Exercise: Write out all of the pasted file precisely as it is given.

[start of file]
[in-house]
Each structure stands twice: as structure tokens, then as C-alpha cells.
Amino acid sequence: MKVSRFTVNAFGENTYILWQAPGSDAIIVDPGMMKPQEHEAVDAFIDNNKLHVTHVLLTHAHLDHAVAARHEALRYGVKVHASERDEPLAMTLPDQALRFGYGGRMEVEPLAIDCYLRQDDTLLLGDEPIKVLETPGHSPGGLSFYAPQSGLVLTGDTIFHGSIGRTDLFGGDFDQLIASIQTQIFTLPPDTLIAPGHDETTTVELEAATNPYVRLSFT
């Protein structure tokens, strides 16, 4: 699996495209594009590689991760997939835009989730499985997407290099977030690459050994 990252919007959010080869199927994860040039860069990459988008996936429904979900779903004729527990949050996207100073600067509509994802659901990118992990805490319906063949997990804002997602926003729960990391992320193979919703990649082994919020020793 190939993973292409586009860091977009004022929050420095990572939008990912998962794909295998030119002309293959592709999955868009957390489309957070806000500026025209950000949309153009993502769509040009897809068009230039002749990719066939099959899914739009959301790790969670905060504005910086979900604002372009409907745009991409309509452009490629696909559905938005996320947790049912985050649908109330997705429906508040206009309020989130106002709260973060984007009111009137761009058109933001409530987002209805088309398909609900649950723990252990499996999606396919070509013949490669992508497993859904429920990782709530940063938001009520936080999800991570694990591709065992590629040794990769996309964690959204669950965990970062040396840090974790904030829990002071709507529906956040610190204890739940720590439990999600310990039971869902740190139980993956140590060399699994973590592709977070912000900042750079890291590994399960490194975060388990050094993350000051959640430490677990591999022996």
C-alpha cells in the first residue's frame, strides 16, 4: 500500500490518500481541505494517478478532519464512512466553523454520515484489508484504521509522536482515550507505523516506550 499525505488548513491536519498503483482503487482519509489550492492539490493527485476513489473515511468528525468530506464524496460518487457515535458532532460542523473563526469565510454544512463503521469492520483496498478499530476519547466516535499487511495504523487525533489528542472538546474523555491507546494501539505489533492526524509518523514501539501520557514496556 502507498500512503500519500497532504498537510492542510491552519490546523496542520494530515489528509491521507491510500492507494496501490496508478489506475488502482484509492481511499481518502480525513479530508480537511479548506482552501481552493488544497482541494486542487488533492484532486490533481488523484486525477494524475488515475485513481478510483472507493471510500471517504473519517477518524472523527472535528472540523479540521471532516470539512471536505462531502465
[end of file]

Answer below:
[in-house]
Each structure stands twice: as structure tokens, then as C-alpha cells.
Amino acid sequence: MKVSRFTVNAFGENTYILWQAPGSDAIIVDPGMMKPQEHEAVDAFIDNNKLHVTHVLLTHAHLDHAVAARHEALRYGVKVHASERDEPLAMTLPDQALRFGYGGRMEVEPLAIDCYLRQDDTLLLGDEPIKVLETPGHSPGGLSFYAPQSGLVLTGDTIFHGSIGRTDLFGGDFDQLIASIQTQIFTLPPDTLIAPGHDETTTVELEAATNPYVRLSFT
């Protein structure tokens, strides 16, 4: 699996495209594009590689991760997939835009989730499985997407290099977030690459050994 990252919007959010080869199927994860040039860069990459988008996936429904979900779903004729527990949050996207100073600067509509994802659901990118992990805490319906063949997990804002997602926003729960990391992320193979919703990649082994919020020793 190939993973292409586009860091977009004022929050420095990572939008990912998962794909295998030119002309293959592709999955868009957390489309957070806000500026025209950000949309153009993502769509040009897809068009230039002749990719066939099959899914739009959301790790969670905060504005910086979900604002372009409907745009991409309509452009490629696909559905938005996320947790049912985050649908109330997705429906508040206009309020989130106002709260973060984007009111009137761009058109933001409530987002209805088309398909609900649950723990252990499996999606396919070509013949490669992508497993859904429920990782709530940063938001009520936080999800991570694990591709065992590629040794990769996309964690959204669950965990970062040396840090974790904030829990002071709507529906956040610190204890739940720590439990999600310990039971869902740190139980993956140590060399699994973590592709977070912000900042750079890291590994399960490194975060388990050094993350000051959640430490677990591999022996």
C-alpha cells in the first residue's frame, strides 16, 4: 500500500490518500481541505494517478478532519464512512466553523454520515484489508484504521509522536482515550507505523516506550 499525505488548513491536519498503483482503487482519509489550492492539490493527485476513489473515511468528525468530506464524496460518487457515535458532532460542523473563526469565510454544512463503521469492520483496498478499530476519547466516535499487511495504523487525533489528542472538546474523555491507546494501539505489533492526524509518523514501539501520557514496556 502507498500512503500519500497532504498537510492542510491552519490546523496542520494530515489528509491521507491510500492507494496501490496508478489506475488502482484509492481511499481518502480525513479530508480537511479548506482552501481552493488544497482541494486542487488533492484532486490533481488523484486525477494524475488515475485513481478510483472507493471510500471517504473519517477518524472523527472535528472540523479540521471532516470539512471536505462531502465